What I would like to see is a merger of Intergraph with MapInfo.With the upheaval in the consumer Web mapping portal arena, a direct assault on geospatial technology is underway.The technology is no longer the purview of just a few traditional GIS companies; Oracle, Microsoft and Google have stomped right in the middle of the fun and now it's a battle.MapInfo and Intergraph are two companies that represent the middle ground in the game for mindshare.It is an untenable place to be.Why not join forces and truly compete for the potentially fertile ground of enterprise location intelligence? These are good companies with good products, each with their own strengths in both the public and private sector.Forget about any problems with integrating their technologies and product suites; that's an easier problem to solve than the thought of losing potentially big business.The battle is for selling solutions and both companies have been moving in that direction for the last several years.
Nora Parker, Senior Managing Editor
Web Services Will Snip Away at Traditional GIS
2005 was the year of the "freely available consumer-oriented mapping API." Some of these APIs include functionality that could easily be used to handle less analytically complex geospatial processing needs. The 'crux of the biscuit' for our industry, is how much of the geoprocessing going on out there falls into this "less analytically complex" category? What effect could these APIs have in the commercial space (vs.the consumer space)? Will they displace software revenues? (E.g.will companies adopt them and use them in place of paid-for software?) Or will they heighten awareness of geoprocessing's potential, causing users to quickly outgrow them and move to acquiring more complex software, and thus increase software revenues? The bottom line? The new APIs will draw "less analytical users" from their traditional complex GIS software and displace some revenue.Awareness will be heightened, but it seems clear revenue will move from boxes of software sold to the number of geospatial transactions made.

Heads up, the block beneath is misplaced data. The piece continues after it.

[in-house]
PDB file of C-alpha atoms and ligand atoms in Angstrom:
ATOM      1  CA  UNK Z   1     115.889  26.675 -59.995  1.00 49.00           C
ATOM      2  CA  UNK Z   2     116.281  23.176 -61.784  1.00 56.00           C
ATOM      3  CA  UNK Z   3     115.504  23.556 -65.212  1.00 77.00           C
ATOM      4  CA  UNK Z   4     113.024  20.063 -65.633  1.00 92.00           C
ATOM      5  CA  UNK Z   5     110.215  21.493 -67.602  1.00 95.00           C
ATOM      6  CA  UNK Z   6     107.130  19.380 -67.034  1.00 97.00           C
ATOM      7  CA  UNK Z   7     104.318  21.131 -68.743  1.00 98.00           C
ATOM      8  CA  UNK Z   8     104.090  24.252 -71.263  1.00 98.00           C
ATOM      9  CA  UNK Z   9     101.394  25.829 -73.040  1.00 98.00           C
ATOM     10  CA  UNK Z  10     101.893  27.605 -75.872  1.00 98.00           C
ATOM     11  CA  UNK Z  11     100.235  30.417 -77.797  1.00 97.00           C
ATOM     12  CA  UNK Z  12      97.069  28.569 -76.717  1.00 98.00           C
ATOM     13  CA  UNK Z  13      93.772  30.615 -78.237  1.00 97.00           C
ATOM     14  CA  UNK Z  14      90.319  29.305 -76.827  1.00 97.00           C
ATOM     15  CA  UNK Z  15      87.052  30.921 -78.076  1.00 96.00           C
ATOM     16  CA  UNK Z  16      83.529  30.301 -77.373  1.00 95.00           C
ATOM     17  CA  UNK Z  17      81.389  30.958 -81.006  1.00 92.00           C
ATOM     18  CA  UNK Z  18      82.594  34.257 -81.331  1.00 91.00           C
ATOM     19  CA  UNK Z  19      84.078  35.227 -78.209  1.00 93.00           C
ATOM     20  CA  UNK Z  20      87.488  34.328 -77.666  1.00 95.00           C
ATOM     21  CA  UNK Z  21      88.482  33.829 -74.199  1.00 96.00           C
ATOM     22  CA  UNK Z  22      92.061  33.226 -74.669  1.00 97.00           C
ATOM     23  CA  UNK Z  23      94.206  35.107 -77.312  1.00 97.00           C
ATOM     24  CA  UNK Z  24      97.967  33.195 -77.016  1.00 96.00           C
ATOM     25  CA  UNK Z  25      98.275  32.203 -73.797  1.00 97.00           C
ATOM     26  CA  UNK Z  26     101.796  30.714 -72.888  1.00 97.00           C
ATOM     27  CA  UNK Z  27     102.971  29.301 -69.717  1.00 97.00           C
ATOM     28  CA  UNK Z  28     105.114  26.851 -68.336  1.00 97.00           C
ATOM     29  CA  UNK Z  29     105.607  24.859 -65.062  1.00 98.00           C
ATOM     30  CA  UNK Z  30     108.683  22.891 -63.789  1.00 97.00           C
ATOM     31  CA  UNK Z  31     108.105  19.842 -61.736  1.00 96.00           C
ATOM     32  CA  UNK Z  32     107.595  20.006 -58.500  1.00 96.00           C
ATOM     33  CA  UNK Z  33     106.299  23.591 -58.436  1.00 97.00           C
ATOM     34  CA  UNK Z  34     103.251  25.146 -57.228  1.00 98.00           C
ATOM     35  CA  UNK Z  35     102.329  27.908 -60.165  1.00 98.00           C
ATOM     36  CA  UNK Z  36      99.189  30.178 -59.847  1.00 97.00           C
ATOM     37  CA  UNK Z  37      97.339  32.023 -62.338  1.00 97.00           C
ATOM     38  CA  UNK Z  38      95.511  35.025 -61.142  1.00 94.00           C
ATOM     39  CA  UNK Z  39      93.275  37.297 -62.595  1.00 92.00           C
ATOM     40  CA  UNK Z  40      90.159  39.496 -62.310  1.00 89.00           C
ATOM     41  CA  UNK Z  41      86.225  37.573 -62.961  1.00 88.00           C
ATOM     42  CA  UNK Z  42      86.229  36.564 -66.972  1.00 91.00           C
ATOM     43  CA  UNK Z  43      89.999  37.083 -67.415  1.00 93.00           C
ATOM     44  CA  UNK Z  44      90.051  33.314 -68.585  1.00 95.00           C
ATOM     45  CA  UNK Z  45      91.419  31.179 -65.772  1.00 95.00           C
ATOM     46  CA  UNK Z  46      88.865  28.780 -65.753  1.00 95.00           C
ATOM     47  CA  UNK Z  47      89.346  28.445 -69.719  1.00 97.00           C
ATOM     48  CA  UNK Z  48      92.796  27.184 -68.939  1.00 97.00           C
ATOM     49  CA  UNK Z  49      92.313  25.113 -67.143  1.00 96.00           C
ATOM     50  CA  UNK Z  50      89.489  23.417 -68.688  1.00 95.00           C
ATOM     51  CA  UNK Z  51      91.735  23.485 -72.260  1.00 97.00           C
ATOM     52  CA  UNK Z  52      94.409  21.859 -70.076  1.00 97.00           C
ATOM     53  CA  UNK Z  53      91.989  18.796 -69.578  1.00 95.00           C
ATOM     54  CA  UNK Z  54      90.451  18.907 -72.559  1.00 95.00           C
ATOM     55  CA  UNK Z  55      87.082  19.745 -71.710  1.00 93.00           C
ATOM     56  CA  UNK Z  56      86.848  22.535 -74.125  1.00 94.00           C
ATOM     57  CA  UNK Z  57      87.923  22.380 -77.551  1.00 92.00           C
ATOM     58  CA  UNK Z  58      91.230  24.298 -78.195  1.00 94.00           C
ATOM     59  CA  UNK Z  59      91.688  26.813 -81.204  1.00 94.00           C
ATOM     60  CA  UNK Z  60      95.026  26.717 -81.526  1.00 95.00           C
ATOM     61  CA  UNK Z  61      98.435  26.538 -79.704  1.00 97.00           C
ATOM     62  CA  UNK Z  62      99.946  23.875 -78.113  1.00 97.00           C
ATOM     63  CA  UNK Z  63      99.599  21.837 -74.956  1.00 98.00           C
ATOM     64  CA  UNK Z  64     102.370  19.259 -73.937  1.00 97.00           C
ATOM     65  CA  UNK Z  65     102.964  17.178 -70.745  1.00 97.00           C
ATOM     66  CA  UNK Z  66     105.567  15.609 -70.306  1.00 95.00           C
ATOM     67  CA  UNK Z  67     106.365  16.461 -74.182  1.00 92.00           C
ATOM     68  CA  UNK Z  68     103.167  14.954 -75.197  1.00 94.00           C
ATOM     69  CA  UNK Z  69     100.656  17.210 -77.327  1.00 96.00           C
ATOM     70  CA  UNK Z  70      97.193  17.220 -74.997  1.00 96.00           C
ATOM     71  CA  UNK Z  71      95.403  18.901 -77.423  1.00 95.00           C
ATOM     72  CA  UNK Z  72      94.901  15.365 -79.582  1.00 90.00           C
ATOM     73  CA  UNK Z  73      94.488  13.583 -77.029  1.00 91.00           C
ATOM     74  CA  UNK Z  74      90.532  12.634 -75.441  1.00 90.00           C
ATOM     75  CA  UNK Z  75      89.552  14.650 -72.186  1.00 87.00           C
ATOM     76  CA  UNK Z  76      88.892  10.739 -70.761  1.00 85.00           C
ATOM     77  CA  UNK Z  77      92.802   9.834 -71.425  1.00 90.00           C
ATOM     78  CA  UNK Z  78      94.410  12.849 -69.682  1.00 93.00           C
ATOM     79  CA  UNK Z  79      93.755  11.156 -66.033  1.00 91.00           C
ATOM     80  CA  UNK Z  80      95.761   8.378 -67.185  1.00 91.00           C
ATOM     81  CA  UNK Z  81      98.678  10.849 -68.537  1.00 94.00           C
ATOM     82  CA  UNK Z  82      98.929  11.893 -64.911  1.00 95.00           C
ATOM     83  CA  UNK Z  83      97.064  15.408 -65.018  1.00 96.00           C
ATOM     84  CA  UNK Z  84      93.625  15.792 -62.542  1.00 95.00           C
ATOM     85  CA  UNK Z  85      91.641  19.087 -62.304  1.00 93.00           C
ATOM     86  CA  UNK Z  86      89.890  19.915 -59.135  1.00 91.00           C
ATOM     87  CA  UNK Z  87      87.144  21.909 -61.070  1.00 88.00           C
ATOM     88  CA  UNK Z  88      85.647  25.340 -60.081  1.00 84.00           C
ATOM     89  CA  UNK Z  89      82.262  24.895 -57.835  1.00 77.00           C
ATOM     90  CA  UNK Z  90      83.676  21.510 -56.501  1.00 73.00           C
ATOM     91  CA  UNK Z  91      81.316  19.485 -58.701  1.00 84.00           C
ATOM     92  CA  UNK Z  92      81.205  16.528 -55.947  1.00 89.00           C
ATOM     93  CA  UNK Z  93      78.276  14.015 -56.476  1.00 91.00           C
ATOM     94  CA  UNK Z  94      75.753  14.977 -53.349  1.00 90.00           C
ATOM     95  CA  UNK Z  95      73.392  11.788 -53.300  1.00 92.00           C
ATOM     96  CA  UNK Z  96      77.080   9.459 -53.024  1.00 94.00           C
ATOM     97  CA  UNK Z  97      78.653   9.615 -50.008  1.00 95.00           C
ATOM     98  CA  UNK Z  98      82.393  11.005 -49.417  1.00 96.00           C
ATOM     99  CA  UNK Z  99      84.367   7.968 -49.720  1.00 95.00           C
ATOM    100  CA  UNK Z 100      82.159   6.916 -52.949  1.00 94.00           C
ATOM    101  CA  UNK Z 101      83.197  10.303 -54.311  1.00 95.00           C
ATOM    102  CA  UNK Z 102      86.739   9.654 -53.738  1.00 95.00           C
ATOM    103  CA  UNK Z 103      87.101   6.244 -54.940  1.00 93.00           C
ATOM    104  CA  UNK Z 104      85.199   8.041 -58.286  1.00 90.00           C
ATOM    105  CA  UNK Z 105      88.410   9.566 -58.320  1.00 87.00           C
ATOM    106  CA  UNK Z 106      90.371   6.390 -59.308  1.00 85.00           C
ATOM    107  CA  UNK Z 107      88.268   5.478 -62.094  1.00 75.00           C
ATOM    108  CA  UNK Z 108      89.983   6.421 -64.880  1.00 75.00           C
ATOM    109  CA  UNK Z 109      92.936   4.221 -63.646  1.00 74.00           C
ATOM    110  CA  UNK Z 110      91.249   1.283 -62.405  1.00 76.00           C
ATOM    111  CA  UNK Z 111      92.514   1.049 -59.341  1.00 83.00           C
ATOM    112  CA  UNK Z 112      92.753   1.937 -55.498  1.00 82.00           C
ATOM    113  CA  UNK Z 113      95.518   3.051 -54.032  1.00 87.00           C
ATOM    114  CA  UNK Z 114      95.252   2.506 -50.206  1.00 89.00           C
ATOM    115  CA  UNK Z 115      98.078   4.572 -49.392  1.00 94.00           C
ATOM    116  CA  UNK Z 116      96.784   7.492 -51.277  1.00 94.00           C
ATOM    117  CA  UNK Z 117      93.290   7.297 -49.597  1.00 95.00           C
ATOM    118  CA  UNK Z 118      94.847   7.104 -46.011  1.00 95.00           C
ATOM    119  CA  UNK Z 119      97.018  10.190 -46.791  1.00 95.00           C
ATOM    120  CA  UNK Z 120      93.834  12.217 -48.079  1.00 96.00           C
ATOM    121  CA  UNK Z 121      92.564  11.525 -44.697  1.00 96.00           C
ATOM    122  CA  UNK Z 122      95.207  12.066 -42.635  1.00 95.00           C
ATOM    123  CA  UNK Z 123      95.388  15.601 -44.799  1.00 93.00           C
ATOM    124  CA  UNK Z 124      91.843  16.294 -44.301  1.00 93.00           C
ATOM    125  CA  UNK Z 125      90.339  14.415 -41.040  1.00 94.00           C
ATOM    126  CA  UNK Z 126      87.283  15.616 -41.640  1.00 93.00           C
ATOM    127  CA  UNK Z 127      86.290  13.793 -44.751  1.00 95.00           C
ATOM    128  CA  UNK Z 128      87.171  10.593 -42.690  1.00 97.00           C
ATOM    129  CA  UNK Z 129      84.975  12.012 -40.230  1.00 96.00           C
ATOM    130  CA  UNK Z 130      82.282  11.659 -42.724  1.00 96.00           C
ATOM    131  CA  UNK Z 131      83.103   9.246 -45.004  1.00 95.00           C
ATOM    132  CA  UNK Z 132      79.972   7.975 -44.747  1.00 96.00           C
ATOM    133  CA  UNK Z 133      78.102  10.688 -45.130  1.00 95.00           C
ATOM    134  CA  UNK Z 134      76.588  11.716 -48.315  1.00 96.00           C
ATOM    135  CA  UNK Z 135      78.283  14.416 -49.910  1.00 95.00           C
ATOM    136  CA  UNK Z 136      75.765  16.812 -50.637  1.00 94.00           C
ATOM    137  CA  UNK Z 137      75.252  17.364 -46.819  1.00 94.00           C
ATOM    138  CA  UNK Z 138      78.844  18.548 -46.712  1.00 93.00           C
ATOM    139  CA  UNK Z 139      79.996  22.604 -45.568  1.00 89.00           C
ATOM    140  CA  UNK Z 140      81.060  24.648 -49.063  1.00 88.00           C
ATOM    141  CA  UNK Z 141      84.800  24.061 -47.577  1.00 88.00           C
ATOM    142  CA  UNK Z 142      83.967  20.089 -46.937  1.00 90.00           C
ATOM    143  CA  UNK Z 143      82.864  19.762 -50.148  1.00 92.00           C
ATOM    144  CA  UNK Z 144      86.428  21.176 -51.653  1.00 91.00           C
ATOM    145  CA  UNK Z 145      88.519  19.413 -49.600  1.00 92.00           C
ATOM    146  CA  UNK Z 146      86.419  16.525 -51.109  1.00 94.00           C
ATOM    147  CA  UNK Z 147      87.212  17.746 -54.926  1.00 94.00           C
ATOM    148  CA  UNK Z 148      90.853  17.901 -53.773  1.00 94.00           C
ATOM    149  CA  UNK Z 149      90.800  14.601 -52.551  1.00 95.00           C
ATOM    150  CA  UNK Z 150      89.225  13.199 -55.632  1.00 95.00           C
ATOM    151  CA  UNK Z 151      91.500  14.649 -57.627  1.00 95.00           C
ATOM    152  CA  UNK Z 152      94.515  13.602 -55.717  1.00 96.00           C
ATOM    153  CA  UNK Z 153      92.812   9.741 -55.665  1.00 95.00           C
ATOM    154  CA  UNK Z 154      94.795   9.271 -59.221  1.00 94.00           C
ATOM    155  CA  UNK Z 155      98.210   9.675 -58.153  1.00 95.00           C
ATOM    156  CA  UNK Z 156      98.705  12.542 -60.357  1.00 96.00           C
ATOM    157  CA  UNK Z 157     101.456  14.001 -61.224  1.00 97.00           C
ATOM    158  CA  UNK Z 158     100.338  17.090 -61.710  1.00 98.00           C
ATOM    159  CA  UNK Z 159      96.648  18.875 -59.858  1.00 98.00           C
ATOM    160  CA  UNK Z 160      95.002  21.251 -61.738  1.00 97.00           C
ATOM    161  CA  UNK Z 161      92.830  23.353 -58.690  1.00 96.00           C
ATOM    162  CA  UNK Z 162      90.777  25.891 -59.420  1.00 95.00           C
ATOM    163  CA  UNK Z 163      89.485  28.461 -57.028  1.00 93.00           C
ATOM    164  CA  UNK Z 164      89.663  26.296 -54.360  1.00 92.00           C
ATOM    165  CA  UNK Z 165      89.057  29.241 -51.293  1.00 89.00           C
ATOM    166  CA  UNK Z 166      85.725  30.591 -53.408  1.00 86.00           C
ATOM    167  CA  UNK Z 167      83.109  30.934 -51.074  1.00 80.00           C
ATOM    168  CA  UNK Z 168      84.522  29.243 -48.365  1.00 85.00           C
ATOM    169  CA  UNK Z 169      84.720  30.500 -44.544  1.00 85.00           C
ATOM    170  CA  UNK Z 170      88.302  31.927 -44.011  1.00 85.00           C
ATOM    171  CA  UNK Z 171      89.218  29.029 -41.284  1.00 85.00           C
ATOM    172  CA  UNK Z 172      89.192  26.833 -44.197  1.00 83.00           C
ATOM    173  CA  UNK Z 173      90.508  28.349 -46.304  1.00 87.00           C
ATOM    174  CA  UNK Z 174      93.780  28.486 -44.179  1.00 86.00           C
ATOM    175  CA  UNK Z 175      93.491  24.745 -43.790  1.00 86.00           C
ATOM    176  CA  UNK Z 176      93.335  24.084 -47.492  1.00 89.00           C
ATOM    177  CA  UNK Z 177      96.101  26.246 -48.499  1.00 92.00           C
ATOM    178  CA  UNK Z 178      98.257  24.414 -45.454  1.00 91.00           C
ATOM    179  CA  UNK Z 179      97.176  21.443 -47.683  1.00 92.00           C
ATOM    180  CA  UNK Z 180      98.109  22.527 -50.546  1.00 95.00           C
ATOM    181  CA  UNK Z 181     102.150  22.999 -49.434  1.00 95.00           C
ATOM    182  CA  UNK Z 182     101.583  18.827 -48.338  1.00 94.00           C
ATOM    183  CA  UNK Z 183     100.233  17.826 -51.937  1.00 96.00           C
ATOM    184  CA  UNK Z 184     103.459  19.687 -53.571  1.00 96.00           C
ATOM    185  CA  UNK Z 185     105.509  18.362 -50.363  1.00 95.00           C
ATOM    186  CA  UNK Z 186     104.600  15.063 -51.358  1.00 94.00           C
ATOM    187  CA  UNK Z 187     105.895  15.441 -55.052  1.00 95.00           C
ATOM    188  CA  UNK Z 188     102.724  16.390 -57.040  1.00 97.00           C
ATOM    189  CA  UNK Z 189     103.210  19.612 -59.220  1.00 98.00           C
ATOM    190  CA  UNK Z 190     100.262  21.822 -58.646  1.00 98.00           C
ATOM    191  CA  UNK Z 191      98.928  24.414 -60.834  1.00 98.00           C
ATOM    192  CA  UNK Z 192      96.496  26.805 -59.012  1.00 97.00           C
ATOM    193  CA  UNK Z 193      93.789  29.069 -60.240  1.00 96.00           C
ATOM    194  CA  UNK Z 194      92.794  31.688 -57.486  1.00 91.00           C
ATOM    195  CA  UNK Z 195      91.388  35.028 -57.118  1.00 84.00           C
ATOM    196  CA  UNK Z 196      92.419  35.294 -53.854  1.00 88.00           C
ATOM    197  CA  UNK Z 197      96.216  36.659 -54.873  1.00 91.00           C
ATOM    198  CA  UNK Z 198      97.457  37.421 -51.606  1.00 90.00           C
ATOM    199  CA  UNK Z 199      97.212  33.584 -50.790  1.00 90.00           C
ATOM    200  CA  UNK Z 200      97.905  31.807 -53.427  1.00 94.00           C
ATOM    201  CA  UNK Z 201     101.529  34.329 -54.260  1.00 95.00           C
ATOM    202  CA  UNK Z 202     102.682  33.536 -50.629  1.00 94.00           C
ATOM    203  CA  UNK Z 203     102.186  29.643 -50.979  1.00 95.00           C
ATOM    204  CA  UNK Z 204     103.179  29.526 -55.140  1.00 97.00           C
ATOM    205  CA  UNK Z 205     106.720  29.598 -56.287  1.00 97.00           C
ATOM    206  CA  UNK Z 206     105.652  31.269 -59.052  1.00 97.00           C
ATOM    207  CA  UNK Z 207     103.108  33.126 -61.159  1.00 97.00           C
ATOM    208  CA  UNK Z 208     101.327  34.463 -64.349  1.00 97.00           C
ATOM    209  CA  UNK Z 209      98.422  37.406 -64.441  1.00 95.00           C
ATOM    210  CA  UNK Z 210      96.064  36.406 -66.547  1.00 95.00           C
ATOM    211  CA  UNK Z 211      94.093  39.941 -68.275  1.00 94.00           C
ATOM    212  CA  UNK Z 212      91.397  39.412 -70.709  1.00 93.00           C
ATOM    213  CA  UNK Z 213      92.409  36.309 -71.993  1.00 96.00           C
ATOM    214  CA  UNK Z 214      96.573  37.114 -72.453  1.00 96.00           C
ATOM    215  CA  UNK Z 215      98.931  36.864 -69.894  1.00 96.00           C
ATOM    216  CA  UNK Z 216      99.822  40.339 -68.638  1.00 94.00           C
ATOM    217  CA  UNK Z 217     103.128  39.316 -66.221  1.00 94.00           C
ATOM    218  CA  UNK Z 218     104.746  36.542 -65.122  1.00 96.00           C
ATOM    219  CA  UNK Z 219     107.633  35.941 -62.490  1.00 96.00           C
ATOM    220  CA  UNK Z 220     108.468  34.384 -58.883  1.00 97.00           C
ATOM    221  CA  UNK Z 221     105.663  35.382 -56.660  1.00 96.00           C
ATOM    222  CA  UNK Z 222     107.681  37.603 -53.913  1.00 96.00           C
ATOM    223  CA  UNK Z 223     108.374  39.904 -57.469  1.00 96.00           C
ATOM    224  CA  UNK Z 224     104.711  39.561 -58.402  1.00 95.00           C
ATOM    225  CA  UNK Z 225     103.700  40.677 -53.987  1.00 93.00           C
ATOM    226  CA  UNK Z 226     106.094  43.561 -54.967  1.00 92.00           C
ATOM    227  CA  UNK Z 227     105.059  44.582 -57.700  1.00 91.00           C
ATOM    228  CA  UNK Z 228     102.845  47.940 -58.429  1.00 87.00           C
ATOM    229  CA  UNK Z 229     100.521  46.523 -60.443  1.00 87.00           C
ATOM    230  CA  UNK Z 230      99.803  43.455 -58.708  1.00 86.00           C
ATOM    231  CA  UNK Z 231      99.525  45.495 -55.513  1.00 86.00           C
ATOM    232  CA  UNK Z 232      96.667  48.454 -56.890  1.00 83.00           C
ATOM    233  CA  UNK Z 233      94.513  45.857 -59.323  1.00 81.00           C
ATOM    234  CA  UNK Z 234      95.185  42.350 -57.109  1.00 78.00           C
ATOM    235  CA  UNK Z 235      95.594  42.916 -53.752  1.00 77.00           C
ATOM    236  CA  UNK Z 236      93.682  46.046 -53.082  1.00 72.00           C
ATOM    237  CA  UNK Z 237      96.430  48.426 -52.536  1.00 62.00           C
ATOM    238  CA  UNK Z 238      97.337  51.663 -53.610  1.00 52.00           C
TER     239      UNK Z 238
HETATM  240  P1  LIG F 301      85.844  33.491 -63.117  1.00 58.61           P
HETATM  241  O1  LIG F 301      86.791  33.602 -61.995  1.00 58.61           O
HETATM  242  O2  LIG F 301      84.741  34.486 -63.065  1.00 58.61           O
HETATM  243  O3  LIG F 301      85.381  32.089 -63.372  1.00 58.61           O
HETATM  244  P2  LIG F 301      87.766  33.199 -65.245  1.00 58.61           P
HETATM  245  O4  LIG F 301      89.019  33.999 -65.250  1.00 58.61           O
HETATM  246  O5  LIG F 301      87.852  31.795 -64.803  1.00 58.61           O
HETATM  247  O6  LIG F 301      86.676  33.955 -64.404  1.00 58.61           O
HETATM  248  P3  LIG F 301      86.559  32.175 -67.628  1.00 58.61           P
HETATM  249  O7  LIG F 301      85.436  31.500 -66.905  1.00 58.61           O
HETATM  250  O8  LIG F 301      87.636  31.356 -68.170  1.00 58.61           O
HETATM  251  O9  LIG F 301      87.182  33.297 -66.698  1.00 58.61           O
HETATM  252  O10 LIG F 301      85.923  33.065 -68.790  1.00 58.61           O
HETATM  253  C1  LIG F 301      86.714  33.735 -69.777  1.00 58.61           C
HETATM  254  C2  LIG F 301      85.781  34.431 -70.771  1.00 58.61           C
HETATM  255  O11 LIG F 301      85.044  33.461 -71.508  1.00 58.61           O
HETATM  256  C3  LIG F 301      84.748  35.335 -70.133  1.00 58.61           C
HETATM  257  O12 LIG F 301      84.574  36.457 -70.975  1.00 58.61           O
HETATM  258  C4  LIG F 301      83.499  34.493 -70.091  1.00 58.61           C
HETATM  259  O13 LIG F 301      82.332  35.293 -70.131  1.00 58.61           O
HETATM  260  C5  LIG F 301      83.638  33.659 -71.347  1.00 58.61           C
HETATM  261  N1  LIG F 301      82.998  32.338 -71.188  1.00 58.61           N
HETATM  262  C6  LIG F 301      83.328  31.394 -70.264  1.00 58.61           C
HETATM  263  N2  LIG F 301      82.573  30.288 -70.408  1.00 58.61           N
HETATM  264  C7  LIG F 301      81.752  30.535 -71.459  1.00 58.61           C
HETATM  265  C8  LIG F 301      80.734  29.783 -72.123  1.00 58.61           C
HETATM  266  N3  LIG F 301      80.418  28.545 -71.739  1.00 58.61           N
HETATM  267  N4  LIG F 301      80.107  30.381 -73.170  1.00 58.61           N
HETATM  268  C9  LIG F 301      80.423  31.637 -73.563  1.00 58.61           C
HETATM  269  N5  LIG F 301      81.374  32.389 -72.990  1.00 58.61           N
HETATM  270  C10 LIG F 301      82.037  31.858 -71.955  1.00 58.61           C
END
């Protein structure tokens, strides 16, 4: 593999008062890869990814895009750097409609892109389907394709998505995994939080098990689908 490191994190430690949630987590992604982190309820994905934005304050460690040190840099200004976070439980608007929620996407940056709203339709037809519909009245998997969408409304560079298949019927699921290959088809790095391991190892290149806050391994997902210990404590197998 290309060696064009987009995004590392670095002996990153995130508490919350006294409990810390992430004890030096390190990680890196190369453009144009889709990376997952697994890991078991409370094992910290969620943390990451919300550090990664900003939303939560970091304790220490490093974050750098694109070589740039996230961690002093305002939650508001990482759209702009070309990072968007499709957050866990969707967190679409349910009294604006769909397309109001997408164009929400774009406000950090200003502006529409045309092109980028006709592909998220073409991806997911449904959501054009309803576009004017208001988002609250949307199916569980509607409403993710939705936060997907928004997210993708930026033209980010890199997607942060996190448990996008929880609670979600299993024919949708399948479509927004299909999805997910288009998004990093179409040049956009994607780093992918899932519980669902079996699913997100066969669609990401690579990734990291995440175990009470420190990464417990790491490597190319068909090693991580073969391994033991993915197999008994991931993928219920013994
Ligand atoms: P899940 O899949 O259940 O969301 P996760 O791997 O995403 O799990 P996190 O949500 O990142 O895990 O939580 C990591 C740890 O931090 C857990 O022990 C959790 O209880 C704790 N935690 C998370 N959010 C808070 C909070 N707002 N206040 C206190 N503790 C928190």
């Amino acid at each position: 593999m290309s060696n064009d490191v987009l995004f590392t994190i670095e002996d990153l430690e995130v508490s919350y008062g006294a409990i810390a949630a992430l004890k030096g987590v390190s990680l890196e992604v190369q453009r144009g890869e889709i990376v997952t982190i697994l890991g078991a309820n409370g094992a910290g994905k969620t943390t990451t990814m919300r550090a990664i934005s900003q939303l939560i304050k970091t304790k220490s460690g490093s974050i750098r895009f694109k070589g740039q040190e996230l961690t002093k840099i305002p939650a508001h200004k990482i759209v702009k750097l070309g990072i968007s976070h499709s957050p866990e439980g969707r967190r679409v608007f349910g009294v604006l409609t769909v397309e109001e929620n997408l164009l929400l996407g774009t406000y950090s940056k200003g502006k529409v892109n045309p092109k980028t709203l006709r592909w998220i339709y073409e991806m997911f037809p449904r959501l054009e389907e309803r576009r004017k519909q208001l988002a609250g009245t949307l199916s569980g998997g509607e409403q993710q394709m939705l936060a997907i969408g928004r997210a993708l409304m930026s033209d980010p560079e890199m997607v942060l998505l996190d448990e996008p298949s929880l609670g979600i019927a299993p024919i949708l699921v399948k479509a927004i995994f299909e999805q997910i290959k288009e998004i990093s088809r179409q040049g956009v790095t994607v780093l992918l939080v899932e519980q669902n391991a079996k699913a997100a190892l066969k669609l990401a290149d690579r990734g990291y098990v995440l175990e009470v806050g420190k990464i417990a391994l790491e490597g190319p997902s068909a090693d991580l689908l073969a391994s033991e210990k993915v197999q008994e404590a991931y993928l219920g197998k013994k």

Hal Reid, Editor, Location Intelligence Magazine
Data Access and Integration
The grand scheme for this year is access to data.Internet access becomes more ubiquitous and we will see access continue to be enhanced to include more and more adjacent information.To help use this new data availability there will be an integrated suite of products like Writely.com, Google maps/imagery and traditional searches all sourced from your browser.So from your browser, you can mix and match and integrate into a single document which can reside either on your local device, remain securely on the Web, or both, and editable on either.As four dimensional data becomes mainstream viewing the past, present and predictive future will be an expected part of business analysis.2006 will be a landmark year in terms of technology adaptation.
ArcGIS Explorer will not be a Google Killer
ESRI has already stated that it's not supposed to be one, so it won't be.If ESRI plays its cards correctly and "sticks to the knitting" it may well have a viewer that its own community ï¿1⁄2" and hopefully the education community - will use daily.Recall that this did not happen with ArcExplorer nor ArcReader, so perhaps this third free viewer (with 3D support and OGC support) will be an answer.
Microsoft will not catch Google in mapping this year